Caching in

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    20-May-2015
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Modern computationally intensive tasks are rarely bottlenecked by the absolute performance of your processor cores. The real bottleneck in 2013 is getting data out of memory. CPU caches are designed to alleviate the difference in performance between CPU core clock speed and main memory clock speed, but developers rarely understand how this interaction works or how to measure or tune their application accordingly. This session aims to address this by: • Describing how CPU caches work in the latest Intel hardware • Showing what and how to measure in order to understand the caching behavior of software • Giving examples of how this affects Java program performance and what can be done to address poor cache utilization

Transcript of Caching in

  • 1. Caching In Understand, measure and use your CPU Cache more effectively Richard Warburton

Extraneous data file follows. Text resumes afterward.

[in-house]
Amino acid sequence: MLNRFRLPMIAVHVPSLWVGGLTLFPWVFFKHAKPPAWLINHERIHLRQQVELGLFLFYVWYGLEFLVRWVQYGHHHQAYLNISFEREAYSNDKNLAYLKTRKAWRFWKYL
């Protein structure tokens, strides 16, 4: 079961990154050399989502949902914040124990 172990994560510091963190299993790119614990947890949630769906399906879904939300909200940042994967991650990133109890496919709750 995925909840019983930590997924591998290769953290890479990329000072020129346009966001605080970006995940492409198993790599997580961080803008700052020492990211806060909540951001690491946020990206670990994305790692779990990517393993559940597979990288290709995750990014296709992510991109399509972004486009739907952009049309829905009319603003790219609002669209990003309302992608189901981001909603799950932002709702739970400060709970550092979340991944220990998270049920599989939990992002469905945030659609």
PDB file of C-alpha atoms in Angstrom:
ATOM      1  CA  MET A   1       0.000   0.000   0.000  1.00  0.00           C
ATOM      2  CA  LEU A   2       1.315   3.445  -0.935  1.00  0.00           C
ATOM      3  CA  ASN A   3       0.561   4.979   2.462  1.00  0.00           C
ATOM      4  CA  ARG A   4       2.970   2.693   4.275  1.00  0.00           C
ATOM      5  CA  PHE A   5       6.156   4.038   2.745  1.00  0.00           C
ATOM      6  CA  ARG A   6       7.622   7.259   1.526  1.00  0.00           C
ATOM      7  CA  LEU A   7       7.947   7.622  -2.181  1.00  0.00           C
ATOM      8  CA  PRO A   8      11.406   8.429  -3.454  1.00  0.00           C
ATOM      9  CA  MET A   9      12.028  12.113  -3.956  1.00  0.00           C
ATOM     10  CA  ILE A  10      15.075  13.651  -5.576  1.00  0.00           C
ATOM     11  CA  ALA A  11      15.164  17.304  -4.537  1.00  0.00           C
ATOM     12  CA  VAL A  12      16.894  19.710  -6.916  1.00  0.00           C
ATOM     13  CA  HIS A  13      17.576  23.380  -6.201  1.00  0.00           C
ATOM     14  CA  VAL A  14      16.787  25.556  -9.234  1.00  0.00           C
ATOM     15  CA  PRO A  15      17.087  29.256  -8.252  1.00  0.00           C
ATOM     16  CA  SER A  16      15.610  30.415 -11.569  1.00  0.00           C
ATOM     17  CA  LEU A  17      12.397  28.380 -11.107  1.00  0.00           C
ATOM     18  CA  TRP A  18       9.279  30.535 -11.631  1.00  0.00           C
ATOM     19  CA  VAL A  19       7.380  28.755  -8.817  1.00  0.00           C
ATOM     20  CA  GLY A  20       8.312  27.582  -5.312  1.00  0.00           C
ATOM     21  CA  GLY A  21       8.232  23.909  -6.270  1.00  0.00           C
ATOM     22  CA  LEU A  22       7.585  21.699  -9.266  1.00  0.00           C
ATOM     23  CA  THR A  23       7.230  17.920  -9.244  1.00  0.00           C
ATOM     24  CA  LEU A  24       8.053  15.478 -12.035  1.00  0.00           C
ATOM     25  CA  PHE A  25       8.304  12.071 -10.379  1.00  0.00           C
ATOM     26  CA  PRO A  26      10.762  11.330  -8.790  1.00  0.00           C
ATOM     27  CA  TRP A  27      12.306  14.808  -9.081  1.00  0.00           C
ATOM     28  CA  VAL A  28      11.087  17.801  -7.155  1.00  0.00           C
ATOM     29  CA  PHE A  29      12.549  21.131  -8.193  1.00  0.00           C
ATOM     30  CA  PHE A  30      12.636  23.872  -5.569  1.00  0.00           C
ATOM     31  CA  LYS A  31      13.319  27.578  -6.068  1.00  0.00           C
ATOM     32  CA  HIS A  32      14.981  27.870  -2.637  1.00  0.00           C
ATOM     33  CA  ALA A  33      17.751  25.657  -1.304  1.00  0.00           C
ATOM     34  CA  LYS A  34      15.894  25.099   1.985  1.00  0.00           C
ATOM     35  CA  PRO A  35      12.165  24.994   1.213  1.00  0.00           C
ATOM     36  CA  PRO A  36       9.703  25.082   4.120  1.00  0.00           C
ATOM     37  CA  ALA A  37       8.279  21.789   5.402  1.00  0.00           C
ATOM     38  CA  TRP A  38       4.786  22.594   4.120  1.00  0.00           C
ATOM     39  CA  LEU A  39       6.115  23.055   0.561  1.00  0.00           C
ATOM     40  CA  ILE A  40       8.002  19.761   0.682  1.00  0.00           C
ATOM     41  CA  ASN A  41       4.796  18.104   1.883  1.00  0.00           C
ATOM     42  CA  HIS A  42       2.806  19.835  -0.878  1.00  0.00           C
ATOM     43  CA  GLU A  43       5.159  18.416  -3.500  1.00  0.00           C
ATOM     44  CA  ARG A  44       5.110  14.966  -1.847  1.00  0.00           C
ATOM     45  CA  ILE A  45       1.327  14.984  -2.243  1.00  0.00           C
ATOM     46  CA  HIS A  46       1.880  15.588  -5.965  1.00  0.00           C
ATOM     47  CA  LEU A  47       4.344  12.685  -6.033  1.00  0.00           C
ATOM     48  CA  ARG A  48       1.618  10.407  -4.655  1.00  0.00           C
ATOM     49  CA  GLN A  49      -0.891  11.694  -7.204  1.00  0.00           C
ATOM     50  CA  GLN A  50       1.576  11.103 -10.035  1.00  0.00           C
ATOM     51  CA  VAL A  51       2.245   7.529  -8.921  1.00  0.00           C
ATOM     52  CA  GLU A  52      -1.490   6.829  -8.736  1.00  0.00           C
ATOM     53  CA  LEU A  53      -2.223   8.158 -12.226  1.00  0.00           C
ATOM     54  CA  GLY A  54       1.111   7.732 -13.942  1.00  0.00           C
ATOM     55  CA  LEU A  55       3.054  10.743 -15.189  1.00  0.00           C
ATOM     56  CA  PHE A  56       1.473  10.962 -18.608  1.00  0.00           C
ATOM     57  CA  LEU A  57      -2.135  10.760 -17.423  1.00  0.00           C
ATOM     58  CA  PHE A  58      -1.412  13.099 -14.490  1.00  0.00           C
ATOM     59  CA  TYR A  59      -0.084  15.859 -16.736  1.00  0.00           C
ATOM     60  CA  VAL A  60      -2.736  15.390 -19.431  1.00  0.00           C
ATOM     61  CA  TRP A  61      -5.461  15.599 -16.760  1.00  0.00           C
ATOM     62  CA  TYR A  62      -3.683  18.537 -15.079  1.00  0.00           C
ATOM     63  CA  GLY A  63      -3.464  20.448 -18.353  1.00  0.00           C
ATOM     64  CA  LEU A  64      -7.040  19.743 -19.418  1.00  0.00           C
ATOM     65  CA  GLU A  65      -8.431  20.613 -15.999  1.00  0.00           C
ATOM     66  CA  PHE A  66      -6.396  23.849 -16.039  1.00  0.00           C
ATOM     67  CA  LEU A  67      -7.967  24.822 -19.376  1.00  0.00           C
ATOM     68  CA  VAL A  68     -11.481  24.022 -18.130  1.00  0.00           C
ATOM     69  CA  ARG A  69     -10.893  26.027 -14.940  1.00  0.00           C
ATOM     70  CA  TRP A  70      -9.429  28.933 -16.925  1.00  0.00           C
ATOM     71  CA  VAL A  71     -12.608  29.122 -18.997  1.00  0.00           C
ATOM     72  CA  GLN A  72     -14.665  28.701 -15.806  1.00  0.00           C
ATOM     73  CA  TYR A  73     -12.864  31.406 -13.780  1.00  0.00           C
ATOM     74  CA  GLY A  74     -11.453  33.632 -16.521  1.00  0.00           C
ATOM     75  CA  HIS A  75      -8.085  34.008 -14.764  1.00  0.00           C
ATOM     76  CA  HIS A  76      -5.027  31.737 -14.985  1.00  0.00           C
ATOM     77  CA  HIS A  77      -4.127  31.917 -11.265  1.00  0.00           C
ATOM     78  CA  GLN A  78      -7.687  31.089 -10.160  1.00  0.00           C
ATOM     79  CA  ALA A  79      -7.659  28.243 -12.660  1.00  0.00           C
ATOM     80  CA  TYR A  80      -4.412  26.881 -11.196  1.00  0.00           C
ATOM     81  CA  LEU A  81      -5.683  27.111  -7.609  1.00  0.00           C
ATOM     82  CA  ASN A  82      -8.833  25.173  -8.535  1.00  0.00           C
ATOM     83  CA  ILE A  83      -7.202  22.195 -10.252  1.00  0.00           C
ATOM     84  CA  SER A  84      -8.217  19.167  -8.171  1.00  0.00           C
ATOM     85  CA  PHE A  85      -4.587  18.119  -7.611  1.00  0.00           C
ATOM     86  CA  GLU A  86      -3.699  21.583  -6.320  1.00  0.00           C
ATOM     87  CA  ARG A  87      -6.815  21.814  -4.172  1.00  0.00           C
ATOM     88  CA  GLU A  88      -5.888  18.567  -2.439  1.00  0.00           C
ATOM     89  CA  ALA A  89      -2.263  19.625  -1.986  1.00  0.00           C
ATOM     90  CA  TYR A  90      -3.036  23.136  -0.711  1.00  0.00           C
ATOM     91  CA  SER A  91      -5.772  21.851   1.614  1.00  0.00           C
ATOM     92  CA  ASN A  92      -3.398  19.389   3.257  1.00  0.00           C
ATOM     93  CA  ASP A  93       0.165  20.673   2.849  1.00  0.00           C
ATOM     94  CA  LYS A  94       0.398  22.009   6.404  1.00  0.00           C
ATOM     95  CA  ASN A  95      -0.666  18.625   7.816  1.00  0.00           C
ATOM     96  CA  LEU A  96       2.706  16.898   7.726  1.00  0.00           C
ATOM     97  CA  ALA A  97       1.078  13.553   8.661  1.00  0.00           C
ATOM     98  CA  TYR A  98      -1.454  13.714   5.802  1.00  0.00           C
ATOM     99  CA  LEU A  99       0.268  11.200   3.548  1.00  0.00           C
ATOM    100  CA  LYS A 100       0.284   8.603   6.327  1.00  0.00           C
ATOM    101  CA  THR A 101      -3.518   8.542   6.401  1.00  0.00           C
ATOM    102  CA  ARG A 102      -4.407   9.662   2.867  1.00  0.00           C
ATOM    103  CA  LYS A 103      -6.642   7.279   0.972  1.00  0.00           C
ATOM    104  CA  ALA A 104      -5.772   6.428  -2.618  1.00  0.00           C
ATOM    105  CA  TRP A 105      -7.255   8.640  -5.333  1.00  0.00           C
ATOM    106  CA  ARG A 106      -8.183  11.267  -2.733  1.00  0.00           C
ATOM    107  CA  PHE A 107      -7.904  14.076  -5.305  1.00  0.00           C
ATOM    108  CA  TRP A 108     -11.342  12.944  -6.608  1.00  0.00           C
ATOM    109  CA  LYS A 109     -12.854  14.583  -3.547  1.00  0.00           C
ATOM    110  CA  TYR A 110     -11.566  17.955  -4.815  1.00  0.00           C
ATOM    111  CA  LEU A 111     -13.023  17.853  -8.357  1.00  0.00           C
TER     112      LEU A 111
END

2. - Luke Gorrie on Mechanical Sympathy the hardware really wants to run fast and you only need to avoid getting in the way 3. What are you talking about? Why do you care? Hardware Fundamentals Measurement Principles and Examples 4. Why do you care? Perhaps why /should/ you care. 5. The Problem Very Fast Relatively Slow 6. The Solution: CPU Cache Core Demands Data, looks at its cache If present (a "hit") then data returned to register If absent (a "miss") then data looked up from memory and stored in the cache Fast memory is expensive, a small amount is affordable 7. Multilevel Cache: Intel Sandybridge Shared Level 3 Cache Level 2 Cache Level 1 Data Cache Level 1 Instruction Cache Physical Core 0 HT: 2 Logical Cores .... Level 2 Cache Level 1 Data Cache Level 1 Instruction Cache Physical Core N HT: 2 Logical Cores 8. CPU Stalls Want your CPU to execute instructions Pipeline Stall = CPU can't execute because its waiting on memory Stalls displace potential computation Busy-work Strategies Out-of-Order Execution Simultaneous MultiThreading (SMT) / 9. How bad is a miss? Location Latency in Clockcycles Register 0 L1 Cache 3 L2 Cache 9 L3 Cache 21 Main Memory 150-400 NB: Sandybridge Numbers 10. Cache Lines Data transferred in cache lines Fixed size block of memory Usually 64 bytes in current x86 CPUs Between 32 and 256 bytes Purely hardware consideration 11. You don't need to know everything 12. Architectural Takeaways Modern CPUs have large multilevel Caches Cache misses cause Stalls Stalls are expensive 13. Measurement Barometer, Sun Dial ... and CPU Counters 14. Do you care? DON'T look at CPU Caching behaviour first Many problems not Execution Bound Networking Database or External Service I/O Garbage Collection Insufficient Parallelism Consider caching behaviour when you're execution bound and know your hotspot. 15. CPU Performance Event Counters CPU Register which can count events Eg: the number of Level 3 Cache Misses Model Specific Registers not instruction set standardised by x86 differ by CPU (eg Penryn vs Sandybridge) and manufacturer Don't worry - leave details to tooling 16. Measurement: Instructions Retired The number of instructions which executed until completion ignores branch mispredictions When stalled you're not retiring instructions Aim to maximise instruction retirement when reducing cache misses 17. Cache Misses Cache Level Level 3 Level 2 Level 1 (Data vs Instruction) What to measure Hits Misses Reads vs Writes Calculate Ratio 18. Cache Profilers Open Source perf likwid linux (rdmsr/wrmsr) Linux Kernel (via /proc) Proprietary jClarity jMSR Intel VTune AMD Code Analyst Visual Studio 2012 Oracle Studio 19. Good Benchmarking Practice Warmups Measure and rule-out other factors Specific Caching Ideas ... 20. Take Care with Working Set Size 21. Good Benchmark has Low Variance 22. You can measure Cache behaviour 23. Principles & Examples Sequential Code 24. Prefetch = Eagerly load data Adjacent Cache Line Prefetch Data Cache Unit (Streaming) Prefetch Problem: CPU Prediction isn't perfect Solution: Arrange Data so accesses are predictable Prefetching 25. Sequential Locality Referring to data that is arranged linearly in memory Spatial Locality Referring to data that is close together in memory Temporal Locality Repeatedly referring to same data in a short time span 26. General Principles Use smaller data types (-XX:+UseCompressedOops) Avoid 'big holes' in your data Make accesses as linear as possible 27. Primitive Arrays // Sequential Access = Predictable for (int i=0; i Linked Lists Hashtable > Search Tree Avoid Code bloating (Loop Unrolling) Custom Data Structures Judy Arrays an associative array/map kD-Trees generalised Binary Space Partitioning Z-Order Curve multidimensional data in one dimension 33. Data Locality vs Java Heap Layout 0 1 2 3 ... class Foo { Integer count; Bar bar; Baz baz; } // No alignment guarantees for (Foo foo : foos) { foo.count = 5; foo.bar.visit(); } Foo bar baz count 34. Data Locality vs Java Heap Layout Serious Java Weakness Location of objects in memory hard to guarantee. GC also interferes Copying Compaction 35. Alternative Approach Use sun.misc.Unsafe to directly allocate memory Manage mapping yourself Use with care Maybe slower Maybe error prone Definitely hard work 36. SLAB Manually writing this is: time consuming error prone boilerplate-ridden Prototype library: http://github.com/RichardWarburton/slab Maps an interface to a flyweight Still not recommended! 37. Data Alignment An address a is n-byte aligned when a is divisible by n Cache Line Aligned: byte aligned to the size of a cache line 38. Rules and Hacks Java (Hotspot) 8-byte alignment: new Java Objects Unsafe.allocateMemory Bytebuffer.allocateDirect Get the object address: Unsafe gives it to you directly Direct ByteBuffer has a field called 'address' 39. Cacheline Aligned Access Performance Benefits: 3-6x on Core2Duo ~1.5x on Nehalem Class Measured using direct ByteBuffers Mid Aligned vs Straddling a Cacheline http://psy-lob-saw.blogspot.co.uk/2013/01/direct-memory-alignment-in-java.html 40. Today I learned ... Access and Cache Aligned, Contiguous Data 41. Translation Lookaside Buffers TLB, not TLAB! 42. Virtual Memory RAM is finite RAM is fragmented Multitasking is nice Programming easier with a contiguous address space 43. Page Tables Virtual Address Space split into pages Page has two Addresses: Virtual Address: Process' view Physical Address: Location in RAM/Disk Page Table Mapping Between these addresses OS Managed Page Fault when entry is missing OS Pages in from disk 44. Translation Lookaside Buffers TLB = Page Table Cache Avoids memory bottlenecks in page lookups CPU Cache is multi-level => TLB is multi- level Miss/Hit rates measurable via CPU Counters Hit/Miss Rates Walk Duration 45. TLB Flushing Process context switch => change address space Historically caused "flush" = Avoided with an Address Space Identifier (ASID) 46. Page Size Tradeoff: Bigger Pages = less pages = quicker page lookups vs Bigger Pages = wasted memory space = more disk paging 47. Page Sizes Page Size is adjustable Common Sizes: 4KB, 2MB, 1GB Potential Speedup: 10%-30% -XX:+UseLargePages Oracle DBs particularly 48. Too Long, Didn't Listen 1. Virtual Memory + Paging have an overhead 2. Translation Lookaside Buffers used to reduce cost 3. Page size changes important 49. Principles & Examples (2) Concurrent Code 50. Context Switching Multitasking systems 'context switch' between processes Variants: Thread Process Virtualized OS 51. Context Switching Costs Direct Cost Save old process state Schedule new process Load new process state Indirect Cost TLB Reload (Process only) CPU Pipeline Flush Cache Interference Temporal Locality 52. Indirect Costs (cont.) "Quantifying The Cost of Context Switch" by Li et al. 5 years old - principle still applies Direct = 3.8 microseconds Indirect = ~0 - 1500 microseconds indirect dominates direct when working set > L2 Cache size Cooperative hits also exist Minimise context switching if possible 53. Locking Locks require kernel arbitration Not a context switch, but a mode switch Lots of lock contention causes context switching Has a cache-pollution cost Can use try lock-free algorithms 54. GC Safepointing GC needs to pause program Safe points Safe Points cause a page fault Also generates Context Switch between Mutator and GC Not guaranteed to be scheduled back on the same core 55. Java Memory Model JSR 133 Specs the memory model Turtles Example: Java Level: volatile CPU Level: lock Cache Level: MESI Has a cost! 56. False Sharing Data can share a cache line Not always good Some data 'accidentally' next to other data. Causes Cache lines to be evicted prematurely Serious Concurrency Issue 57. Concurrent Cache Line Access Intel 58. Current Solution: Field Padding public volatile long value; public long pad1, pad2, pad3, pad4, pad5, pad6; 8 bytes(long) * 7 fields + header = 64 bytes = Cacheline NB: fields aligned to 8 bytes even if smaller and re-ordered by size 59. Real Solution: JEP 142 class UncontendedFoo { int someValue; @Contended volatile long foo; Bar bar; } http://openjdk.java.net/jeps/142 60. False Sharing in Your GC Card Tables Split RAM into 'cards' Table records which parts of RAM are written to Avoid rescanning large blocks of RAM BUT ... optimise by writing to the byte on every write Solution: -XX:+UseCondCardMark Use With Care: 15-20% sequential slowdown 61. Buyer Beware: Context Switching False Sharing Visibility/Atomicity/Locking Costs 62. Too Long, Didn't Listen 1. Caching Behaviour has a performance effect 2. The effects are measurable 3. There are common problems and solutions 63. Useful Links My blog insightfullogic.com Lots about memory akkadia.org/drepper/cpumemory.pdf jclarity.com/friends/ Martin Thompson's blog mechanical-sympathy.blogspot.co.uk Concurrency Interest g.oswego.edu/dl/concurrency-interest/ 64. Questions? @RichardWarburto insightfullogic.com 65. Garbage Collection Impact Young Gen Copying Collector Copying changes location Sequential Allocation helps Concurrent Mark Sweep lack of compaction until CMF hurts Parallel Old GC Compaction at Full GC helps 66. Slab (2) public interface GameEvent extends Cursor { public int getId(); public void setId(int value); public long getStrength(); public void setStrength(long value); } Allocator eventAllocator = Allocator.of(GameEvent.class); GameEvent event = eventAllocator.allocate(100); event.move(50); event.setId(6); assertEquals(6, event.getId()); 67. A Brave New World (hopefully, sort of) 68. Value Types Assign or pass the object you copy the value and not the reference Allow control of the memory layout Control of layout Idea, initial prototypes in mlvm 69. The future will solve all problems! 70. Arrays 2.0 Proposed JVM Feature Library Definition of Array Types Incorporate a notion of 'flatness' Semi-reified Generics Loads of other goodies (final, volatile, resizing, etc.) Requires Value Types 71. Game Event Server class PlayerAttack { private long playerId; private int weapon; private int energy; ... private int getWeapon() { return weapon; } ... 72. Flyweight Unsafe (1) static final Unsafe unsafe = ... ; long space = OBJ_COUNT * ATTACK_OBJ_SIZE; address = unsafe.allocateMemory(space); static PlayerAttack get(int index) { long loc = address + (ATTACK_OBJ_SIZE * index) return new PlayerAttack(loc); } 73. Flyweight Unsafe (2) class PlayerAttack { static final long WEAPON_OFFSET = 8 private long loc; public int getWeapon() { long address = loc + WEAPON_OFFSET return unsafe.getInt(address); } public void setWeapon(int weapon) { long address = loc + WEAPON_OFFSET unsafe.setInt(address, weapon); }